I recently had the pleasure of experiencing the recent Scream Factory release of “The Boy,” in conjunction with Elijah Wood’s Spectrevision label. I have to say that Scream Factory’s releases are as close to a “ sure thing” in horror as you can get these days, and Spectrevision is quickly carving a name for itself as a label for true horror fans. When these two forces combine, it seems like a virtual impossibility for them to fail. With “The Boy,” they did not disappoint. Now this film is not to be confused with the other film of the same name about a possessed doll. This film is far superior, and grounded in terrifying reality. It is a glimpse into the mind of a blossoming serial killer.

The film takes place in the late ’80s at motel on an isolated stretch of desert road, run by a man named John (played wonderfully by David Morse) and his nine-year-old son Ted (up-and-comer Jared Breeze). This motel is in the middle of nowhere and doesn’t appear to attract many visitors aside from stranded motorists. Ted is left to his own devices, which mostly translates to him cleaning up road kill near the motel and changing the sheets of the vacant unused rooms. His efforts are rewarded each time with a shiny quarter, which Ted is saving to make his eventual escape. He has a scrapbook of things he would like to do, and his dad mentions at one point Ted’s attempts to escape with vacating guests. It is clear that the relationship between father and son is strained. We aren’t given much detail into the source of the strain, but being a single father raising a child at a deserted motel is probably a good place to start.


Ted seems morbidly fascinated with his road kill trophies. He examines them, and has a creepy fixation on them. As his quarter collection begins to grow, he gets the bright idea to lure animals into the street with food in order to get bigger game and more money. It is at this juncture that we start to see the wheels turning in that nine-year-old brain of his, and not for the better. He lives in an almost alternate reality desensitized to death, not really understanding it. What starts as an innocent curiosity, hides something more sinister beneath. His plan for bigger animals works out by causing a brutal car accident on the road near the motel. A car driven by a mysterious stranger named William (Rainn Wilson), pummels a deer eating the food in the street. It’s raining and William is injured, so the nearby motel seems perfect. As time goes on, it seems that William is running from something and he is also looking for an escape of sorts. The two form a brief awkward friendship, and it seems that Ted may have finally found someone he can trust.


We know that there is something off with William, and Ted takes an immediate interest in the stranger. Ted becomes obsessed with almost anyone that comes to the motel a la a prepubescent Norman Bates. There are so few visitors that this becomes Ted’s only contact with the outside world. The film’s brilliance lies in its subtlety. We get glimpses of things that we the audience are left to interpret. What begins for Ted as a seemingly innocent curiosity alludes to something much darker within him. I don’t want to give away too much but his treatment towards animals, living and dead, is textbook serial killer behavior. We never know when his instincts will kick in, but it makes for several very uncomfortable scenes.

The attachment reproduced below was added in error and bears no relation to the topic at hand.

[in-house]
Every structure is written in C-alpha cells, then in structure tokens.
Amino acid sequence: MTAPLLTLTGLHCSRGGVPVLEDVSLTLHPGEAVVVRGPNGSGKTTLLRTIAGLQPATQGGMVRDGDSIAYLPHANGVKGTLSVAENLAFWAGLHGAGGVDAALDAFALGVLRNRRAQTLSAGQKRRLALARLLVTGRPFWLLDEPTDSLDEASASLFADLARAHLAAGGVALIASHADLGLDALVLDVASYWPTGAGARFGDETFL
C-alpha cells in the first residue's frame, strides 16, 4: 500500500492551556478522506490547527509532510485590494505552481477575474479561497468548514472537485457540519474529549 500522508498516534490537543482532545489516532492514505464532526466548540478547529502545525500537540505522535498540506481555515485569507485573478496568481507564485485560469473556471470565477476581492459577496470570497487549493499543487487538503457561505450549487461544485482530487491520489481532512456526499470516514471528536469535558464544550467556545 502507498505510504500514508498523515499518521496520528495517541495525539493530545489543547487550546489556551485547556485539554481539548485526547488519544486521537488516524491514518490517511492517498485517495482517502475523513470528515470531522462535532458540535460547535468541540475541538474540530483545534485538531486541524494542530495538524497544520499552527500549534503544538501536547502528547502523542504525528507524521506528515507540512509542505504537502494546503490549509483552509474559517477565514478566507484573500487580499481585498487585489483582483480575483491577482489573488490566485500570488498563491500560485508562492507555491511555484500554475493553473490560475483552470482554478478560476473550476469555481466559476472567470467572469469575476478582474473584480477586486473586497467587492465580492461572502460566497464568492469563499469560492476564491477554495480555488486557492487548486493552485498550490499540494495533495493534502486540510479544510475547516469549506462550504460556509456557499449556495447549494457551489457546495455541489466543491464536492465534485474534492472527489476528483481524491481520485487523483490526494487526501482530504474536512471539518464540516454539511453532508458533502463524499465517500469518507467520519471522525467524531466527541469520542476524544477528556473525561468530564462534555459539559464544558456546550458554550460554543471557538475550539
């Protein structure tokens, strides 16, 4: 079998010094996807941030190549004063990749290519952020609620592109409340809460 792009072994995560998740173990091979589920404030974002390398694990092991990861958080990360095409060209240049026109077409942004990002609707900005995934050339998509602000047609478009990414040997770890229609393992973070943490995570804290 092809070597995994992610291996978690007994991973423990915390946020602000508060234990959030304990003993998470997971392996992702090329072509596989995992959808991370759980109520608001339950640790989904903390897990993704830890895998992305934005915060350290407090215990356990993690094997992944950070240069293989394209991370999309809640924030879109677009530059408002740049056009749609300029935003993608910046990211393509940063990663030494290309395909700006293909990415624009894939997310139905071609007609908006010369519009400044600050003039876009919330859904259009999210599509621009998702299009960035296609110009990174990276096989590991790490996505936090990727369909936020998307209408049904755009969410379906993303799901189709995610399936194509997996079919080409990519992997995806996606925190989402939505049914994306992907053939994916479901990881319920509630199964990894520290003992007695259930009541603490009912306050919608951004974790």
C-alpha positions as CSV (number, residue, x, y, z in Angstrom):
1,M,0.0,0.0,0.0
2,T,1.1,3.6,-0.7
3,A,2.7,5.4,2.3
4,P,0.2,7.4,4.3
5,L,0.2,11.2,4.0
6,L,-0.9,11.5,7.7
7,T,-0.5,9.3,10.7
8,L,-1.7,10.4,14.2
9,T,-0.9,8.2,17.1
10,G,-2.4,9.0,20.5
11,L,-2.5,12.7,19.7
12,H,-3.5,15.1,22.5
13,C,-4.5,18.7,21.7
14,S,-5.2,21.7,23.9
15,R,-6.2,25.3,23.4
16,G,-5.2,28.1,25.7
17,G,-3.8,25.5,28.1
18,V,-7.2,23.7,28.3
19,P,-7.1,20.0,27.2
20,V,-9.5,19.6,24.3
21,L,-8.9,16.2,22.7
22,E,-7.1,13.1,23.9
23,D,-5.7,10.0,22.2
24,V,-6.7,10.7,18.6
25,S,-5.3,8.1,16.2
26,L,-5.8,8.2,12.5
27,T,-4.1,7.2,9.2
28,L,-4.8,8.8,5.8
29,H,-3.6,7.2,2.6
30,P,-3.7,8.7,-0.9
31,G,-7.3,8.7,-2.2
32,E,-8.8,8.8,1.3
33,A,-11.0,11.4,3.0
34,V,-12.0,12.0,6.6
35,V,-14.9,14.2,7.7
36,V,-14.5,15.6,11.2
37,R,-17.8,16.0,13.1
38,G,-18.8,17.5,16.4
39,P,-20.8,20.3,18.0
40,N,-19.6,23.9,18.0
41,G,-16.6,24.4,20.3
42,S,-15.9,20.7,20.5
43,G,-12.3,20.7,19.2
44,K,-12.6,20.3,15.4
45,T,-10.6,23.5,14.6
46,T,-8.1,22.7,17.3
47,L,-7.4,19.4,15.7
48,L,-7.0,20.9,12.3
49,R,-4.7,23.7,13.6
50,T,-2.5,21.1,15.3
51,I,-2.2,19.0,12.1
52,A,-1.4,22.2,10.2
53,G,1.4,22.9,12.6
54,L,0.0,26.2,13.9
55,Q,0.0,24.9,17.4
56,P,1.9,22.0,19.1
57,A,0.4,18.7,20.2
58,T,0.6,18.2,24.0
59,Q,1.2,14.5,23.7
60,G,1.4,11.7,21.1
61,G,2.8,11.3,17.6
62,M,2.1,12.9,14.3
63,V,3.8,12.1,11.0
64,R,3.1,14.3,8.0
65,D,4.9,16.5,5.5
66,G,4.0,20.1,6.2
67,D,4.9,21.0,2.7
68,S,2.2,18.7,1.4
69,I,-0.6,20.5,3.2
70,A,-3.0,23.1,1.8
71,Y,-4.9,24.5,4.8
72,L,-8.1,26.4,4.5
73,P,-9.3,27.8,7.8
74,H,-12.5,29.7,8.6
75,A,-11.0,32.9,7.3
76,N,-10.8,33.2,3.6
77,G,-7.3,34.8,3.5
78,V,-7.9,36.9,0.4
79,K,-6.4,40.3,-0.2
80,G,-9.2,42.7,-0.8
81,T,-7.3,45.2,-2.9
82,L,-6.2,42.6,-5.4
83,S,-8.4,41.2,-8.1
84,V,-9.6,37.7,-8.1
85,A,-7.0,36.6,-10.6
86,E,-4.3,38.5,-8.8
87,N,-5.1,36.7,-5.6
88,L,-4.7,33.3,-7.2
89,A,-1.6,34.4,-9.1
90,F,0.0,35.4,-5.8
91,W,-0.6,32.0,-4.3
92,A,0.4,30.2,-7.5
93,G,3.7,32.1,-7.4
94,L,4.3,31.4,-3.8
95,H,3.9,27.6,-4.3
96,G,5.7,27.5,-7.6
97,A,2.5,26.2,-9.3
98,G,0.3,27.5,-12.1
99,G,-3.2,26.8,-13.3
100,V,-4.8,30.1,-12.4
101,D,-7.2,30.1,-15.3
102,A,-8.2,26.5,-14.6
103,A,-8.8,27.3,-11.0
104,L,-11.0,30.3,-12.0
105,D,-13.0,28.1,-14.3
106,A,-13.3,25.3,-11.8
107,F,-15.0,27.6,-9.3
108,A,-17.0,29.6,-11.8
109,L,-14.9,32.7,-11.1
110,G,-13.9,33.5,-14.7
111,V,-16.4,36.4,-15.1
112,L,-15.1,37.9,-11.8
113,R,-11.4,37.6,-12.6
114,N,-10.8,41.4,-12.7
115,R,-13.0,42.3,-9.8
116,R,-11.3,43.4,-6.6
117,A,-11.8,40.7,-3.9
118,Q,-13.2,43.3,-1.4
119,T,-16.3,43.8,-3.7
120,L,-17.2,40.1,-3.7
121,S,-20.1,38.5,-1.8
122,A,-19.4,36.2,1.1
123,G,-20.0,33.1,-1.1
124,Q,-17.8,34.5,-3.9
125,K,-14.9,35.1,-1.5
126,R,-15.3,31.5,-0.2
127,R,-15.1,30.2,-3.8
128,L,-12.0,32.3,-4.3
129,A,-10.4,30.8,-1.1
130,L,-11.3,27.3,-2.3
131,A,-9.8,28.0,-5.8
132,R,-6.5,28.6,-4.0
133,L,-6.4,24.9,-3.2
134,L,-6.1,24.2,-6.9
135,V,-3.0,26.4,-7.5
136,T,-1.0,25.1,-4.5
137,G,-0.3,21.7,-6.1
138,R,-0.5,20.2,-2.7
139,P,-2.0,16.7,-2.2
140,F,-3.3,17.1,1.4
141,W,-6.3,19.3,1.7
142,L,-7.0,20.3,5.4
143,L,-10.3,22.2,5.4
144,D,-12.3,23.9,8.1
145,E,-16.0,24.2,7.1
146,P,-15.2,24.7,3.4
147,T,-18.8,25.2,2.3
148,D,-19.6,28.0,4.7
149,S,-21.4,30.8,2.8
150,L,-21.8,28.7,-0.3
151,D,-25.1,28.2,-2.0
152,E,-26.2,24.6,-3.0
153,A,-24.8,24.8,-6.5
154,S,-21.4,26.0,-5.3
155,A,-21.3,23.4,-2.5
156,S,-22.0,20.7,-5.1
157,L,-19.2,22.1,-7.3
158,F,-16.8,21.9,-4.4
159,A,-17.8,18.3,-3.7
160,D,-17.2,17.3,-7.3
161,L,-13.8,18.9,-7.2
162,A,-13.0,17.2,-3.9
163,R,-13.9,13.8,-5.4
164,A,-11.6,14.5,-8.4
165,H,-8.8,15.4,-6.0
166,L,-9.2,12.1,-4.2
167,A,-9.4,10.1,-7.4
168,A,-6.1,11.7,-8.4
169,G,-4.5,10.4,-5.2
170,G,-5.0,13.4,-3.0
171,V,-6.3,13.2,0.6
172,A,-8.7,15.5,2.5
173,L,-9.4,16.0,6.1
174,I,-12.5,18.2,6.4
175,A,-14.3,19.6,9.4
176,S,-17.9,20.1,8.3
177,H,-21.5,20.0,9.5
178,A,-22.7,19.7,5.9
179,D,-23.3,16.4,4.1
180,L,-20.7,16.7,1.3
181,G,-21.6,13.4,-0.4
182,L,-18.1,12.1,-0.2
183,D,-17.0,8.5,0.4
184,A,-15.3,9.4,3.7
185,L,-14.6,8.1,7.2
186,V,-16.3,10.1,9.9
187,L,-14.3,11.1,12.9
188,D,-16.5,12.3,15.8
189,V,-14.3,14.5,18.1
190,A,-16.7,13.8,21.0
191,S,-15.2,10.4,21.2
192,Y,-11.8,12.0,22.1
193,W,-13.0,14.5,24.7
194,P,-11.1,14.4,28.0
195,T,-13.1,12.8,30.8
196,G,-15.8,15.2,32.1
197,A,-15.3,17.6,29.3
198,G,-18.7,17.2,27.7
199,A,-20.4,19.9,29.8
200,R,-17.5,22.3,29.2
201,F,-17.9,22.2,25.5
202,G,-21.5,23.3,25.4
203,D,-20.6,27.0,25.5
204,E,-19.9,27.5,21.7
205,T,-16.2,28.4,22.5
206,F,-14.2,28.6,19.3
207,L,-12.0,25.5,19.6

Basically every interaction Ted has is awkward and met with an equal amount of unease. Whether it’s his encounter with a mean junkyard dog, or a family with a child roughly Ted’s age. To say that the boy is socially awkward in an understatement, and a potentially fatal one for anyone or anything that crosses him. As the film progresses we can see Ted forming an increasingly darker worldview. His dad neglects him, his attempts at friendship are balked at, and he has no outlet for his anger and confusion. Trouble is on the horizon when John makes a deal to rent out the entire motel for a high school prom party. How will this sit with Ted? How will the teens treat the boy? What is Ted truly capable of? These questions leave the viewer with some very scary food for thought as we build towards a tense climax.


The whole film has an underlying vibe of isolation for both the characters and the location itself. It asks several interesting questions of the audience regarding nature vs. nurture. There is also something really unsettling about seeing a young child discover things about himself, and death, that most adults haven’t even had to ask of themselves. For his debut solo feature, director Craig William Macneill does a masterful job with pacing and creating suspense. I can’t wait to see what he brings us in the future. There have been rumors floating around that this is the first installment in a trilogy, showing a budding serial killer come to life. If his formative years are anything like his childhood, we should be in for a very dark journey. I for one can’t wait to see the progress. We may have a new entry in the pantheon silver screen serial murderers. Eat your heart out Michael Myers, there’s a new kid in town.